Later this month, a Nonprofit Congress will convene here in Washington, with hundreds of participants from around the country. In a joint statement, co-chairs Audrey Alvarado, executive director of the National Council of Nonprofit Associations, and Robert Egger, president of D.C. Central Kitchen, explained the reasons for the Congress:
Despite the value that nonprofits add to the quality of life in America, the survival of many charitable organizations is uncertain. Due to a convergence of factors—including declining resources, increasing demands to deliver more services, widespread misunderstanding about nonprofits, mounting operational complexities, and fragmentation within the sector—nonprofits find themselves operating in a most challenging environment. The communities we serve and the issues we care about suffer when we are fragmented and isolated. Now more than ever, nonprofits need to unite around our common values, develop a shared vision and priorities, and exercise our collective voice for a better future.GuideStar is proud to be one of the Nonprofit Congress's sponsors. We have also been pleased to inform GuideStar Newsletter readers about the gathering (see "Nonprofit Congress: Many Missions, One Voice") and the survey on the guiding principles of the nonprofit sector. The survey results will help frame the work of the Nonprofit Congress, and we urge you to participate if you haven't already done so.
From where we sit here at GuideStar—in the middle of the maelstrom—we never cease to be amazed at the diversity and complexity of the nonprofit sector. Keeping track of 1.5 million nonprofit organizations is no easy task, and with the sector growing at more than 50,000 new organizations every year, there appears to be no slowing down in Americans' commitment and passion to provide public service. We think this diversity is a strength for the sector, reflecting the wonderful mosaic of America. And we think on the whole that the relative ease with which one can start a nonprofit organization is also a positive reflection of our country's "can-do" spirit. But when do our diversity and growth become more of a problem than a strength, and what should we do about it?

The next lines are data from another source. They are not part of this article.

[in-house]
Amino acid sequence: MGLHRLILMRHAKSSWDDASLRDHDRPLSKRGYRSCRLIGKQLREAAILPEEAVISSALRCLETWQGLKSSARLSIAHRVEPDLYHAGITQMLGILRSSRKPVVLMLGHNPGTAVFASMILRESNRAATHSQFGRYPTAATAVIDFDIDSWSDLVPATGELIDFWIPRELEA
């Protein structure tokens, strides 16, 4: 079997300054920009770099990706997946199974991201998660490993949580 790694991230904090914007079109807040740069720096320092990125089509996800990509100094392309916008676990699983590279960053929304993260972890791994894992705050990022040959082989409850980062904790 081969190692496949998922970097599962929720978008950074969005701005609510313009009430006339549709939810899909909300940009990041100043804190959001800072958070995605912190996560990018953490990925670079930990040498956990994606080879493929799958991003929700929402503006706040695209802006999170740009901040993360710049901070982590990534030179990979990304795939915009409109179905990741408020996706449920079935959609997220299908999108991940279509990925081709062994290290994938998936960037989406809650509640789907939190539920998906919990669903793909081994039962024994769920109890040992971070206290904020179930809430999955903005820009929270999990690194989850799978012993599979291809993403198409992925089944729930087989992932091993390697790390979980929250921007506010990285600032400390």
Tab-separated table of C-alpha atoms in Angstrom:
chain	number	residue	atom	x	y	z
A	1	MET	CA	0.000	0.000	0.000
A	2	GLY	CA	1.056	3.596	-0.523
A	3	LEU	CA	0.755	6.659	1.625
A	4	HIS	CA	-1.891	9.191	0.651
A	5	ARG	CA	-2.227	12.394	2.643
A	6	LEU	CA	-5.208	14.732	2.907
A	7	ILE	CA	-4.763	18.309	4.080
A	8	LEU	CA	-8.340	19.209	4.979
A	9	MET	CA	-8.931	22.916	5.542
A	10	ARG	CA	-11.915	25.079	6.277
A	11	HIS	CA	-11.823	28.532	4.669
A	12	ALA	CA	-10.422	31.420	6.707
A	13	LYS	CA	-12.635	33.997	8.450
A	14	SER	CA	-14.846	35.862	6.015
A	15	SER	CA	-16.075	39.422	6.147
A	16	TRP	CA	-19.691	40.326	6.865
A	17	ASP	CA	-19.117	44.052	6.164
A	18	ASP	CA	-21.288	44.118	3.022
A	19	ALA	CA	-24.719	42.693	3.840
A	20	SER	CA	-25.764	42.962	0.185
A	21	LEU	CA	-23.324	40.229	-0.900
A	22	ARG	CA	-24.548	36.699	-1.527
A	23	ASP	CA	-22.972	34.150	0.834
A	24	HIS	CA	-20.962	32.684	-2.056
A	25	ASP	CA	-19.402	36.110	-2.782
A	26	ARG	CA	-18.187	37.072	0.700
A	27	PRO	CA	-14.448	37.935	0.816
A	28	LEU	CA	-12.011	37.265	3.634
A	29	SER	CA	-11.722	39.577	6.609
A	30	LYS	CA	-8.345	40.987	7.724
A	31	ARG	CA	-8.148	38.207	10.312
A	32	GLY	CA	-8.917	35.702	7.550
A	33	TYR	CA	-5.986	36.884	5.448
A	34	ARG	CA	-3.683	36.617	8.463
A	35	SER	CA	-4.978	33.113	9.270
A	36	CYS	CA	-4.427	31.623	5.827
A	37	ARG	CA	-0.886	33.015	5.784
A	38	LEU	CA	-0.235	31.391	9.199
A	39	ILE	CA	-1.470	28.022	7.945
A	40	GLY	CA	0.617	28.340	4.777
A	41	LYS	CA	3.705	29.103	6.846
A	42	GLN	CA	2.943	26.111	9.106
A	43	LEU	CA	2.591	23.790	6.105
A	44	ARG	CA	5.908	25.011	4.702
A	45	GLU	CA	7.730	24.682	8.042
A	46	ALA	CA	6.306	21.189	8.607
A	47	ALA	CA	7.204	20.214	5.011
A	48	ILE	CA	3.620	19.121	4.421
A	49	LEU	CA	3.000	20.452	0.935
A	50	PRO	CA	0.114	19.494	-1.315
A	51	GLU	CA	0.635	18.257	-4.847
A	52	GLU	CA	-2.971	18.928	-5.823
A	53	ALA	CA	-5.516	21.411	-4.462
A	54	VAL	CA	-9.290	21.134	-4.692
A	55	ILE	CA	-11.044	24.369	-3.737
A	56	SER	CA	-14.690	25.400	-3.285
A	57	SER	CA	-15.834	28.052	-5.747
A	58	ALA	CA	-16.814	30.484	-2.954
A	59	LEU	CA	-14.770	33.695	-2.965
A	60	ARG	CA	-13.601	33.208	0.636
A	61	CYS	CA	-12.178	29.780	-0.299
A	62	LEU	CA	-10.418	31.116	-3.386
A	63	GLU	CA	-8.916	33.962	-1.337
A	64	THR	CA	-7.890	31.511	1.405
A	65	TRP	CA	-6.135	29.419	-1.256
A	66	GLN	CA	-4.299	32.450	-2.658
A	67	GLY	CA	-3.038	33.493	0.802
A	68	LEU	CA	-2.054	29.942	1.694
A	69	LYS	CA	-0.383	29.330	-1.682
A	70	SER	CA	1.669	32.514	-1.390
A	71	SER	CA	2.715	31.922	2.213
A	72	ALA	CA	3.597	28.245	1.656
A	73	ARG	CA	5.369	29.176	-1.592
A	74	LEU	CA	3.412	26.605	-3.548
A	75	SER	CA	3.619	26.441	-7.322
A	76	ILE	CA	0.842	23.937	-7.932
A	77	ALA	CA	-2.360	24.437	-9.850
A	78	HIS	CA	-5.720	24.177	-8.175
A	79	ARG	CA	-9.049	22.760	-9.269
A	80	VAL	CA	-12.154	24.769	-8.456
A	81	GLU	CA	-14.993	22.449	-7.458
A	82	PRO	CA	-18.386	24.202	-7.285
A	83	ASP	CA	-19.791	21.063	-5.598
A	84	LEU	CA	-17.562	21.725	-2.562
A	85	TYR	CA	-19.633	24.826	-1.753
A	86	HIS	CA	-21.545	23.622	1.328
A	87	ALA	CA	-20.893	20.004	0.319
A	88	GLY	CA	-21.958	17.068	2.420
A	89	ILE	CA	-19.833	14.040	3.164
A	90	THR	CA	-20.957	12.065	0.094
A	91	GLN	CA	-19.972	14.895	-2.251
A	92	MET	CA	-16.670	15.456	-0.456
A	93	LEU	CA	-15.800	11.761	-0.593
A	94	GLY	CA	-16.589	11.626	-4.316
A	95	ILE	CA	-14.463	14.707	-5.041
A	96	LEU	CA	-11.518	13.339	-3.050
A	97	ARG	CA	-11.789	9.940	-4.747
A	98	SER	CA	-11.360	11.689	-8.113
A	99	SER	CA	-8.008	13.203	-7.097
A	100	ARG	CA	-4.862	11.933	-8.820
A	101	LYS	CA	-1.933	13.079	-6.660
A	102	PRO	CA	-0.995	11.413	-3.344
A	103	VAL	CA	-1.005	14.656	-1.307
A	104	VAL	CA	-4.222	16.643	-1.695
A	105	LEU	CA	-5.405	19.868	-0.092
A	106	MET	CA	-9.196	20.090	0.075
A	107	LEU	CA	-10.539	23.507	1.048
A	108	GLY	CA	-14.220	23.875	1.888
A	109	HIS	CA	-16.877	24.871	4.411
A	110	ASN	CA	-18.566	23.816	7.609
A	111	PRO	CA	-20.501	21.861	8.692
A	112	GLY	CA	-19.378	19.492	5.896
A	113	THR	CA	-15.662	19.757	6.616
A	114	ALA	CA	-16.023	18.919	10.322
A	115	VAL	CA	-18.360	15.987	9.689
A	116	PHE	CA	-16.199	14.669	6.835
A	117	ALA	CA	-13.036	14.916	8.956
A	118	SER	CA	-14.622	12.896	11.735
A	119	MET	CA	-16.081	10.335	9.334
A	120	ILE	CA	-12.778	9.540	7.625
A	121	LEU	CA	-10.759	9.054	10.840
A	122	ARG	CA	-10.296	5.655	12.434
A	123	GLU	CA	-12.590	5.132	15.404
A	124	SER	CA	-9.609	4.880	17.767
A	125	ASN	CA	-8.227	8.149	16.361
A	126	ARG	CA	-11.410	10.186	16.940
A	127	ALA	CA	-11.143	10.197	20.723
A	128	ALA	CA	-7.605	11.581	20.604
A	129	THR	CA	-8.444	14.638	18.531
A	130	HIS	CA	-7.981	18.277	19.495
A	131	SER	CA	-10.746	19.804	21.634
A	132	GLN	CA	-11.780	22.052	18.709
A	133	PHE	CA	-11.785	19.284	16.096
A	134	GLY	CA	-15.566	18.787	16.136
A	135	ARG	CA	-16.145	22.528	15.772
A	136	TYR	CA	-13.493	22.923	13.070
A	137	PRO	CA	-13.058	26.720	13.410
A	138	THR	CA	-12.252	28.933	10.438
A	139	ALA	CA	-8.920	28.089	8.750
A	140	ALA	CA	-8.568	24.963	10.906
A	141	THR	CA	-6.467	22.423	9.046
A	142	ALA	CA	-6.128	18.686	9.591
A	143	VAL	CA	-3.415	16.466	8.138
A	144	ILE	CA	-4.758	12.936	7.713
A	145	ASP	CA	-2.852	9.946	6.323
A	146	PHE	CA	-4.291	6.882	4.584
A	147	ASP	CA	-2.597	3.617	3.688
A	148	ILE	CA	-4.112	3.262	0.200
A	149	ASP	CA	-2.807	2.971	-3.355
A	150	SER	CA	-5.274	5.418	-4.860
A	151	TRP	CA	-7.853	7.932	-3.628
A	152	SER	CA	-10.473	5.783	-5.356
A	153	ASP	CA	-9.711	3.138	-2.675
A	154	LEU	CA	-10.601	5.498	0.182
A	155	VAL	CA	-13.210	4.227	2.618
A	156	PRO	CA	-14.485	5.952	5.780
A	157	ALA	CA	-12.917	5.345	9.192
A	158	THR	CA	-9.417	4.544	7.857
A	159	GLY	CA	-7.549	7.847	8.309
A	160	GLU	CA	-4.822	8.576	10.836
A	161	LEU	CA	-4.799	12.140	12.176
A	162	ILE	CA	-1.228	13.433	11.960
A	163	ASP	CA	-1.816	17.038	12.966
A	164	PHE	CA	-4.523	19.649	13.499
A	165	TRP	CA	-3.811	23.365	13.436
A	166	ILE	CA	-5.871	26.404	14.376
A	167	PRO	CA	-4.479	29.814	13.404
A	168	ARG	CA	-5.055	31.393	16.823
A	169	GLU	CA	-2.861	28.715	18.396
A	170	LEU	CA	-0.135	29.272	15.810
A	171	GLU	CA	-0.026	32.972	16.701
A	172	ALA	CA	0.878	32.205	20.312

For starters, we would like to see government oversight officials play a stronger role in enforcing the rules and making sure that unscrupulous actors don't hijack the nonprofit sector for personal gain or an unseemly way to avoid taxes. The actions of a few harm all of us who care about the nonprofit sector. We support efforts to increase the resources of oversight activities at the federal and state levels.
Second, we applaud efforts by many of our colleagues—as well as our own here at GuideStar—to establish guidelines for appropriate and ethical behavior for nonprofit organizations. Although voluntary in nature, such approaches can be powerful incentives for boards and managers to lead their organizations in good conduct.
These guidelines are in part responding to the informational needs of individual and professional donors. Donors' increasing expectations along with self-regulation are the best ways to ensure that nonprofit organizations perform in an ethical and effective manner.
Finally, we wish the Nonprofit Congress well in its efforts to build a common agenda for our creative and rambunctious sector. We agree that the nonprofit sector deserves more credit for its contributions to our society and a stronger voice in shaping our society's policies and plans. Although it may not be possible to establish one agenda for everyone, any effort that strengthens our impact is worth pursuing.
President and CEO